Government Forces Social Media Companies To Report Extremist Content (Which They Already Do)

Government Forces Social Media Companies To Report Extremist Content (Which They Already Do)

The Federal government’s plans to enforce reporting protocols for social media companies has been met with some confusion.

The government has been revising social media protocols since the Christchurch terror attacks were live-streamed on Facebook earlier this year, forming a task force to address the issue with members from Facebook, YouTube, Microsoft, Twitter, Telstra and Optus all included.

At the G7 on Monday, Prime Minister Scott Morrison announced the development of voluntary transparency reporting protocols for social media companies, to be funded by $300,000 from the government and an undisclosed sum from the OECD.

The government says this is to help these companies prevent, detect, and remove terrorist and violent extremist content.

“This work will establish standards and provide clarity about how online platforms are protecting their users, and help deliver commitments under the Christchurch Call to implement regular and transparent public reporting in a way that is measurable and supported by clear methodology,” said Morrison.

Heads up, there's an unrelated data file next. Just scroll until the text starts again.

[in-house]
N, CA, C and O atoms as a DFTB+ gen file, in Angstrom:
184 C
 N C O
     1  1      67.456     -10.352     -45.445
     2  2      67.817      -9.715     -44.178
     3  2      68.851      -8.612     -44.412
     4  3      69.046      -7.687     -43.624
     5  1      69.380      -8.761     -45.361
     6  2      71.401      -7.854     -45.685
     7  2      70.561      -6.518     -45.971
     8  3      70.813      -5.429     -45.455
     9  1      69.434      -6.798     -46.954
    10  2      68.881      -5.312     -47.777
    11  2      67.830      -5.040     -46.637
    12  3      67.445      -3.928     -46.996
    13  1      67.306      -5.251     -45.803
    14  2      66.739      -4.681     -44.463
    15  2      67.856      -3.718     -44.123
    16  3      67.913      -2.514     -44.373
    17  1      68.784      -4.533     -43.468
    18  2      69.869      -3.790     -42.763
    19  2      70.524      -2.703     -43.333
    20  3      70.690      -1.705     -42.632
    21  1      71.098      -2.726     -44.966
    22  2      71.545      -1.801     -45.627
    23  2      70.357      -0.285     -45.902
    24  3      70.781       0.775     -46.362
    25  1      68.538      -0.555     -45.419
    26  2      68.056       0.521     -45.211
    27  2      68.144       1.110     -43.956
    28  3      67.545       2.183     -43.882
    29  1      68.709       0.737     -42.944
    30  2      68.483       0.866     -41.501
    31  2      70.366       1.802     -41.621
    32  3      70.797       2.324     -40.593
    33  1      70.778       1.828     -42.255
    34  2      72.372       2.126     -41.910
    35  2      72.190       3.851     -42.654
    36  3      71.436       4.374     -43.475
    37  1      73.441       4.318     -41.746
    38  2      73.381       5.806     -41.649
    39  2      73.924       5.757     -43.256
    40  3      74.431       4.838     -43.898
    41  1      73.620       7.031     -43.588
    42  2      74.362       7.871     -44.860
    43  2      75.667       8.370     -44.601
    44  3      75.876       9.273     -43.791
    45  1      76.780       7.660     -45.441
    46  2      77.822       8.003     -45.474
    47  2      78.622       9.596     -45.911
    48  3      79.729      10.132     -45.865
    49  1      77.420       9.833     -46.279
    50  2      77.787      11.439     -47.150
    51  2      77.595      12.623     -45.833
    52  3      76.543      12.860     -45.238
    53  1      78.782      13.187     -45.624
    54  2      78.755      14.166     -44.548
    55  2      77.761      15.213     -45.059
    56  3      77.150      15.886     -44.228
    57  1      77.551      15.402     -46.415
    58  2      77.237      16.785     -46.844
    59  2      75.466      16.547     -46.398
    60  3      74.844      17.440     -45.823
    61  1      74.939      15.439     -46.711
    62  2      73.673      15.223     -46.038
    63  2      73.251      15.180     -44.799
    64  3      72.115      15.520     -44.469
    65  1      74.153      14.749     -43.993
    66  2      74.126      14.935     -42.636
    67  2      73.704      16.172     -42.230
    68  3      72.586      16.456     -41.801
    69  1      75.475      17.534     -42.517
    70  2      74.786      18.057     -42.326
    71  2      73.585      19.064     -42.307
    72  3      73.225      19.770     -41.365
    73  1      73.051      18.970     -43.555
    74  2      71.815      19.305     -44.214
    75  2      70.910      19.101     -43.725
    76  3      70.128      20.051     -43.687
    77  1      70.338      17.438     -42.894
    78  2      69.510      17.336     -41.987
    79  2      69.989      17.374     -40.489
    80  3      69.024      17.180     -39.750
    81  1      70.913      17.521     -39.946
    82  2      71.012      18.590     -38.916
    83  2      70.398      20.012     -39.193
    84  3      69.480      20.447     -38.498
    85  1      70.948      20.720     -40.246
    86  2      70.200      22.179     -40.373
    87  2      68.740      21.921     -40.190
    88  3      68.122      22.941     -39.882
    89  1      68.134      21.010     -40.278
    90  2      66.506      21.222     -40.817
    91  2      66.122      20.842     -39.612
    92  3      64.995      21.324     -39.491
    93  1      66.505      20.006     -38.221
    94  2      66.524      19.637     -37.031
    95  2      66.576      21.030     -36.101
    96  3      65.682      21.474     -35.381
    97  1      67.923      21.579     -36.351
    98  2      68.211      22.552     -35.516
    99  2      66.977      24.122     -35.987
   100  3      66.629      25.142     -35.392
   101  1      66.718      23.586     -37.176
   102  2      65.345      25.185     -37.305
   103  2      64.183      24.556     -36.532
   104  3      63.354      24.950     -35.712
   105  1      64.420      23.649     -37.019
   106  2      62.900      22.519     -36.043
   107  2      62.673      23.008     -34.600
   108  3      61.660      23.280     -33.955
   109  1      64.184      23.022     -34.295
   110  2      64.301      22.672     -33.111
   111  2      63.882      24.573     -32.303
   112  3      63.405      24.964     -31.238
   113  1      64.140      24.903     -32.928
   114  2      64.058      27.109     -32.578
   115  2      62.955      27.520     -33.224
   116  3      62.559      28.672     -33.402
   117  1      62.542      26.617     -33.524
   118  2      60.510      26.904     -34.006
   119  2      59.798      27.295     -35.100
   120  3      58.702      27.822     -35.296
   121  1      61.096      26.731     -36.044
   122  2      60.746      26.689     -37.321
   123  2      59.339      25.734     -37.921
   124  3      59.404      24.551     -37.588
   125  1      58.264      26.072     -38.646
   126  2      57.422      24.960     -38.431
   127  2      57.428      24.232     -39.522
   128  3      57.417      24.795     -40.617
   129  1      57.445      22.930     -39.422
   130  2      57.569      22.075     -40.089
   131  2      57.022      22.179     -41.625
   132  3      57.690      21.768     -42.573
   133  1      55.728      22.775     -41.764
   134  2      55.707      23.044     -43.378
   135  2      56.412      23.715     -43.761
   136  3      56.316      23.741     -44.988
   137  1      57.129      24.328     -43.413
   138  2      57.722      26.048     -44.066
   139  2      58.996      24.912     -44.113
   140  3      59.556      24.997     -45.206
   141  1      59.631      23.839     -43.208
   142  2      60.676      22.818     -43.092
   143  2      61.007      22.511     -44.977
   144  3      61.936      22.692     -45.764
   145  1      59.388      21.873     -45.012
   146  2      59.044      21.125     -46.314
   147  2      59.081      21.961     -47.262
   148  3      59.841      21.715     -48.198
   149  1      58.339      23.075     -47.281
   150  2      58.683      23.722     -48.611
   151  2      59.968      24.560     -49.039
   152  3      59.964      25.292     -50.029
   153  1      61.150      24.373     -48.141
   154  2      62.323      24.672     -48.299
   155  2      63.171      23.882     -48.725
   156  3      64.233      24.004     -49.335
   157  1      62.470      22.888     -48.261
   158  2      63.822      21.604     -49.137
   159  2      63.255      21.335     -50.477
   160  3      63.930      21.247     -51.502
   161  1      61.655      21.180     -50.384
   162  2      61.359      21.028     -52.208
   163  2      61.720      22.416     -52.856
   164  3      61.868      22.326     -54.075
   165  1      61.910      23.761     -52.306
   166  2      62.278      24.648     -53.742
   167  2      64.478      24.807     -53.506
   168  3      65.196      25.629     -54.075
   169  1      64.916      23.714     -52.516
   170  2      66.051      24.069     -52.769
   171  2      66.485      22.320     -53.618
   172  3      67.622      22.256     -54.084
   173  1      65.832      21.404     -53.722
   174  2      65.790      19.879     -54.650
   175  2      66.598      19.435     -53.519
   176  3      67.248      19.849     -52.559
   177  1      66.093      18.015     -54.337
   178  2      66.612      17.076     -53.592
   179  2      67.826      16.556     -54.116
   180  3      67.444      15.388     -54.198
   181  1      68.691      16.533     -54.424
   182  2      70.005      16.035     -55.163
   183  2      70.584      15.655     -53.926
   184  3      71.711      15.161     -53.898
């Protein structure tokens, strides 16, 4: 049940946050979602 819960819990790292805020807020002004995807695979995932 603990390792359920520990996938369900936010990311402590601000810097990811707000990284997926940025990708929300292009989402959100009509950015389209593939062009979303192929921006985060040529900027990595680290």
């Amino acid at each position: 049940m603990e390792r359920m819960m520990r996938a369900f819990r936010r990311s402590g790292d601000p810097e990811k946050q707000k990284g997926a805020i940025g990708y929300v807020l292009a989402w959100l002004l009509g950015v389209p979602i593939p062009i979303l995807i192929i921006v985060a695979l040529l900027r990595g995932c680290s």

And while the move is intended to create a safer environment online, it is something which social media companies like Facebook and Twitter already do.

Both Facebook and Twitter publish bi-annual or quarterly transparency reports on the content they remove from their platforms.

Facebook’s most recent report revealed the company ‘actioned’ 6.4m pieces of content relating to terrorist propaganda in Q1 2019 and 4m it deemed as hate speech.

A Twitter spokesperson told the media technology catches the majority of the content that needs to be removed.

“During the last reporting period, a total of 166,513 accounts were suspended for violations related to promotion of terrorism, which is a reduction of 19 per cent from the volume shared in the previous reporting period,” the spokesperson said.

“Of those suspensions, 91 per cent consisted of accounts flagged by internal, purpose-built technological tools. The trend we are observing year-on-year is a steady decrease in terrorist organisations attempting to use our service.”

It is unclear how the new voluntary transparency reporting protocols will differ from Facebook and Twitter’s current reporting systems.


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